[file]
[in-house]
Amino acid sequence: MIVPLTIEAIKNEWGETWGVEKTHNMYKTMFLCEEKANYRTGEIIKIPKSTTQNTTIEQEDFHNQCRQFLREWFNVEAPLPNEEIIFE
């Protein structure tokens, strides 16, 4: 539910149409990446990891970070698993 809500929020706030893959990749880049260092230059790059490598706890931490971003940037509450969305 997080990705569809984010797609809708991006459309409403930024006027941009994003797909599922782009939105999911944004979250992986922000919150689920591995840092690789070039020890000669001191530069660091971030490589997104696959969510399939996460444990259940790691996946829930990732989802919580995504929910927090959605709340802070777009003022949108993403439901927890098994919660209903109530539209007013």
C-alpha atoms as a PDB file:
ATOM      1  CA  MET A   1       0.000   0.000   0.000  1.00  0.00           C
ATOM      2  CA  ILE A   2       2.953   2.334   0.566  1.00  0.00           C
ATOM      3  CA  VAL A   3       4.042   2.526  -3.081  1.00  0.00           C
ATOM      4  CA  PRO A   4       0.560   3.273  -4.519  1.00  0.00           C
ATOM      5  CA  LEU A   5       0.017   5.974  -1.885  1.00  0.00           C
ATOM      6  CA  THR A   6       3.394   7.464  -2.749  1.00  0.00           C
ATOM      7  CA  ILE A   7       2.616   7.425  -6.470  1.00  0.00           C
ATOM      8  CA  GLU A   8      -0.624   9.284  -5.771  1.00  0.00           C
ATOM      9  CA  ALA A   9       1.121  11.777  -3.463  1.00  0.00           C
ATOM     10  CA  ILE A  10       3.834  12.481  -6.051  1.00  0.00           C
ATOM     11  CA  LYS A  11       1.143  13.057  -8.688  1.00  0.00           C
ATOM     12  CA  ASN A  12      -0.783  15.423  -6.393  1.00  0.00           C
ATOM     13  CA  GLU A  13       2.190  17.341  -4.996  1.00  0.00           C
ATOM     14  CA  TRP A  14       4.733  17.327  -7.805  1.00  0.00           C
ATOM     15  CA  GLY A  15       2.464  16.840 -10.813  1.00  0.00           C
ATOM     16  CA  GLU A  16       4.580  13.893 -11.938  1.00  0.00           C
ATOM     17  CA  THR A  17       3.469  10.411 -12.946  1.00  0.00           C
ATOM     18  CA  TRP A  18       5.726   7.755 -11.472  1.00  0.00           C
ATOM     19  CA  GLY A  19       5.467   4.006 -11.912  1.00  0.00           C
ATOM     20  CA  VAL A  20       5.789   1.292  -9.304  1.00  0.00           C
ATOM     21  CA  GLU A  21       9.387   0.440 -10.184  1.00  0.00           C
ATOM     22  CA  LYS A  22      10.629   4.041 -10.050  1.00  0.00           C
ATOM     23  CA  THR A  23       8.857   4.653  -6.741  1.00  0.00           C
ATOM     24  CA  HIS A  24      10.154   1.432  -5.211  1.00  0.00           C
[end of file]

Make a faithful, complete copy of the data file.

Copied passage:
[in-house]
Amino acid sequence: MIVPLTIEAIKNEWGETWGVEKTHNMYKTMFLCEEKANYRTGEIIKIPKSTTQNTTIEQEDFHNQCRQFLREWFNVEAPLPNEEIIFE
């Protein structure tokens, strides 16, 4: 539910149409990446990891970070698993 809500929020706030893959990749880049260092230059790059490598706890931490971003940037509450969305 997080990705569809984010797609809708991006459309409403930024006027941009994003797909599922782009939105999911944004979250992986922000919150689920591995840092690789070039020890000669001191530069660091971030490589997104696959969510399939996460444990259940790691996946829930990732989802919580995504929910927090959605709340802070777009003022949108993403439901927890098994919660209903109530539209007013």
C-alpha atoms as a PDB file:
ATOM      1  CA  MET A   1       0.000   0.000   0.000  1.00  0.00           C
ATOM      2  CA  ILE A   2       2.953   2.334   0.566  1.00  0.00           C
ATOM      3  CA  VAL A   3       4.042   2.526  -3.081  1.00  0.00           C
ATOM      4  CA  PRO A   4       0.560   3.273  -4.519  1.00  0.00           C
ATOM      5  CA  LEU A   5       0.017   5.974  -1.885  1.00  0.00           C
ATOM      6  CA  THR A   6       3.394   7.464  -2.749  1.00  0.00           C
ATOM      7  CA  ILE A   7       2.616   7.425  -6.470  1.00  0.00           C
ATOM      8  CA  GLU A   8      -0.624   9.284  -5.771  1.00  0.00           C
ATOM      9  CA  ALA A   9       1.121  11.777  -3.463  1.00  0.00           C
ATOM     10  CA  ILE A  10       3.834  12.481  -6.051  1.00  0.00           C
ATOM     11  CA  LYS A  11       1.143  13.057  -8.688  1.00  0.00           C
ATOM     12  CA  ASN A  12      -0.783  15.423  -6.393  1.00  0.00           C
ATOM     13  CA  GLU A  13       2.190  17.341  -4.996  1.00  0.00           C
ATOM     14  CA  TRP A  14       4.733  17.327  -7.805  1.00  0.00           C
ATOM     15  CA  GLY A  15       2.464  16.840 -10.813  1.00  0.00           C
ATOM     16  CA  GLU A  16       4.580  13.893 -11.938  1.00  0.00           C
ATOM     17  CA  THR A  17       3.469  10.411 -12.946  1.00  0.00           C
ATOM     18  CA  TRP A  18       5.726   7.755 -11.472  1.00  0.00           C
ATOM     19  CA  GLY A  19       5.467   4.006 -11.912  1.00  0.00           C
ATOM     20  CA  VAL A  20       5.789   1.292  -9.304  1.00  0.00           C
ATOM     21  CA  GLU A  21       9.387   0.440 -10.184  1.00  0.00           C
ATOM     22  CA  LYS A  22      10.629   4.041 -10.050  1.00  0.00           C
ATOM     23  CA  THR A  23       8.857   4.653  -6.741  1.00  0.00           C
ATOM     24  CA  HIS A  24      10.154   1.432  -5.211  1.00  0.00           C